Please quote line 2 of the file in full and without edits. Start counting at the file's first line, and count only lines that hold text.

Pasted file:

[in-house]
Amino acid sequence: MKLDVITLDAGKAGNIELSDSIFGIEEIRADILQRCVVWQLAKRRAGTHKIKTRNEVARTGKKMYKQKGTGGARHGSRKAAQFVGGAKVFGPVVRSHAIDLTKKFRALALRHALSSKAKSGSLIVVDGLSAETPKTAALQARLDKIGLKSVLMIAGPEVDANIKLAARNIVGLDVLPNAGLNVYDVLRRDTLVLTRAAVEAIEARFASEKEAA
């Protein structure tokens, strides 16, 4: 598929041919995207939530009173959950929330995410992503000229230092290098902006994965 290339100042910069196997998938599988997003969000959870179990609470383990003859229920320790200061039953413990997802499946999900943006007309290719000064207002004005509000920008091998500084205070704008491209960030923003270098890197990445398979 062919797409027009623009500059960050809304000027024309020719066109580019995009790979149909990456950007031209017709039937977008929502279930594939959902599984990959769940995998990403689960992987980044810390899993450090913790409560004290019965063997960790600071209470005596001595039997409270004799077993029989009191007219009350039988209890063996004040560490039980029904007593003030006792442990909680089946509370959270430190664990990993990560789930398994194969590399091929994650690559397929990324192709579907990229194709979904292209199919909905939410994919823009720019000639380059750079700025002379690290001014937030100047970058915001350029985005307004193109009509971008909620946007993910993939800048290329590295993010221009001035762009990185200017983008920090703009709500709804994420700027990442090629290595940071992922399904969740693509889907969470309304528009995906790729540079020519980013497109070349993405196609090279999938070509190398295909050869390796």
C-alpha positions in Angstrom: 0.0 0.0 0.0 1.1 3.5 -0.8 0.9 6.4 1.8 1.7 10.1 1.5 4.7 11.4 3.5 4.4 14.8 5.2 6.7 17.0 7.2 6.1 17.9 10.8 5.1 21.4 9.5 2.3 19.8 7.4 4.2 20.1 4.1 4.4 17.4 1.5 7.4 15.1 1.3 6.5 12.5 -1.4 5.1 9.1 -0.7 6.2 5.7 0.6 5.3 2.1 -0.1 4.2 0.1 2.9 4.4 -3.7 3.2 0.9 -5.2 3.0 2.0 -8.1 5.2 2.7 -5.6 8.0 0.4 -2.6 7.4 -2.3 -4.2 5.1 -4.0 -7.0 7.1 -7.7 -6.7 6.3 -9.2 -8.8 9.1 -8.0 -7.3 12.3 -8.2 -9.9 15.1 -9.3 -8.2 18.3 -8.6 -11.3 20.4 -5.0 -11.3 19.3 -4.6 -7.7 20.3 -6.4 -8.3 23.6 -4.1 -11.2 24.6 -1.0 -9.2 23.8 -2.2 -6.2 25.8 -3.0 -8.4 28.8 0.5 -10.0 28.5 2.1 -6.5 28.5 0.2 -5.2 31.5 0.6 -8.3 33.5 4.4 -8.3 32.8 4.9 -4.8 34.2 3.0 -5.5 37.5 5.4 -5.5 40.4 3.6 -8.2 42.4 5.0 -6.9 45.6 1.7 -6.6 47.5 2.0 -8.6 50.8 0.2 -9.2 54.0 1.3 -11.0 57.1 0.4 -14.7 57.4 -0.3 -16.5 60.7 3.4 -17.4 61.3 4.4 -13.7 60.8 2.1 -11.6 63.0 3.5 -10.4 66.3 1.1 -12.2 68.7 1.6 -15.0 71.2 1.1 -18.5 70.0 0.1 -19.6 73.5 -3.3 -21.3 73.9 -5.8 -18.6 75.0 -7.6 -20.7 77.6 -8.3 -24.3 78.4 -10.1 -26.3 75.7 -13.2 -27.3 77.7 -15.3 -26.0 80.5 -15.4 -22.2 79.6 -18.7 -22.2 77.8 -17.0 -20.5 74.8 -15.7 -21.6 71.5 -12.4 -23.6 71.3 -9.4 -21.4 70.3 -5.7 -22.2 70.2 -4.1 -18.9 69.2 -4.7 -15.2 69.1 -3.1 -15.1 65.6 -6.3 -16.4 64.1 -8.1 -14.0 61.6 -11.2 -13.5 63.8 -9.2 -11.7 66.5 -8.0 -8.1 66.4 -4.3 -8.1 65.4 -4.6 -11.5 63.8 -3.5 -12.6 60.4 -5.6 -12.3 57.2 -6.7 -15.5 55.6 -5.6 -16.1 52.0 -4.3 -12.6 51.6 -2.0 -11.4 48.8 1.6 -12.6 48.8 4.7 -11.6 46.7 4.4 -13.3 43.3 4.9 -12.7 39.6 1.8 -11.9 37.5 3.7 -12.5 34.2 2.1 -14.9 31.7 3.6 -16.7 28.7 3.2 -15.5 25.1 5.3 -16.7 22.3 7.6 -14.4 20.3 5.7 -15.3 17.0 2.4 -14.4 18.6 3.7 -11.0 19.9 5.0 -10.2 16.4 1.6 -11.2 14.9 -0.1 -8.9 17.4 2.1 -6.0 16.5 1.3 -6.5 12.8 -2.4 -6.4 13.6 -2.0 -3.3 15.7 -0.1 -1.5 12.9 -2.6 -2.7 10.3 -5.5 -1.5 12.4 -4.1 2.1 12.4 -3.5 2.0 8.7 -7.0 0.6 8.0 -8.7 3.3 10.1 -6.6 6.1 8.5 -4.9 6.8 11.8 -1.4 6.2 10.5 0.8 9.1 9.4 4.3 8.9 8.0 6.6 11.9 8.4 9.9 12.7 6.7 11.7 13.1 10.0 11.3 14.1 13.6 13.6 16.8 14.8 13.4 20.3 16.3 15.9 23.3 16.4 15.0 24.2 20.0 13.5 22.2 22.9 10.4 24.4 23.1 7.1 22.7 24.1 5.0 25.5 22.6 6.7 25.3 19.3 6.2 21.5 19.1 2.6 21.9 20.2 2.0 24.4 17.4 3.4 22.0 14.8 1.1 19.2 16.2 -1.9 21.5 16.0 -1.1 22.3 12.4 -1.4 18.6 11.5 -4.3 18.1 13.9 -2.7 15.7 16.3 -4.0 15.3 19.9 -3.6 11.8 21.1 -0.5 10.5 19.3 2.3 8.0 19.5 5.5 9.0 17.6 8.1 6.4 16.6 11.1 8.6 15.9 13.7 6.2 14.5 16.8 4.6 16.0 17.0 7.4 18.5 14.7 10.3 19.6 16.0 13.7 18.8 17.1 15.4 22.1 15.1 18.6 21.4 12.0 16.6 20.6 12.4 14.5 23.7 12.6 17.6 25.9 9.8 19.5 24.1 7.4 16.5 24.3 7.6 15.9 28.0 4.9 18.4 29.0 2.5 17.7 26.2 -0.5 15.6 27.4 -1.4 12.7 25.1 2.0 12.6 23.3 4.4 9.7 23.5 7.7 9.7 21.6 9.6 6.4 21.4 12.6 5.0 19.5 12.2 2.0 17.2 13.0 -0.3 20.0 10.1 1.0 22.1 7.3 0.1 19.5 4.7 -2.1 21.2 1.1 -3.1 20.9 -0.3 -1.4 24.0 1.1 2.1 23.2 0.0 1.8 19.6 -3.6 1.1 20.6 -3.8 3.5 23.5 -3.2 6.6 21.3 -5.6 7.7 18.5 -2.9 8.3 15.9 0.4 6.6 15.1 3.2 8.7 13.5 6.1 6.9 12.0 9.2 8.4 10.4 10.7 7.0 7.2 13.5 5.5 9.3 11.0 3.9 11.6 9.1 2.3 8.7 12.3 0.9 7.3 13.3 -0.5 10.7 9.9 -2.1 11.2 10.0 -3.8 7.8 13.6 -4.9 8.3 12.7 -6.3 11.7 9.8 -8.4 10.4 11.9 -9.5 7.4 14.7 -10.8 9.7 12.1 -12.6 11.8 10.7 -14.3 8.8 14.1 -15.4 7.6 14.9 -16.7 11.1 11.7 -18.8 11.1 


Amino acid sequence: MKLDVITLDAGKAGNIELSDSIFGIEEIRADILQRCVVWQLAKRRAGTHKIKTRNEVARTGKKMYKQKGTGGARHGSRKAAQFVGGAKVFGPVVRSHAIDLTKKFRALALRHALSSKAKSGSLIVVDGLSAETPKTAALQARLDKIGLKSVLMIAGPEVDANIKLAARNIVGLDVLPNAGLNVYDVLRRDTLVLTRAAVEAIEARFASEKEAA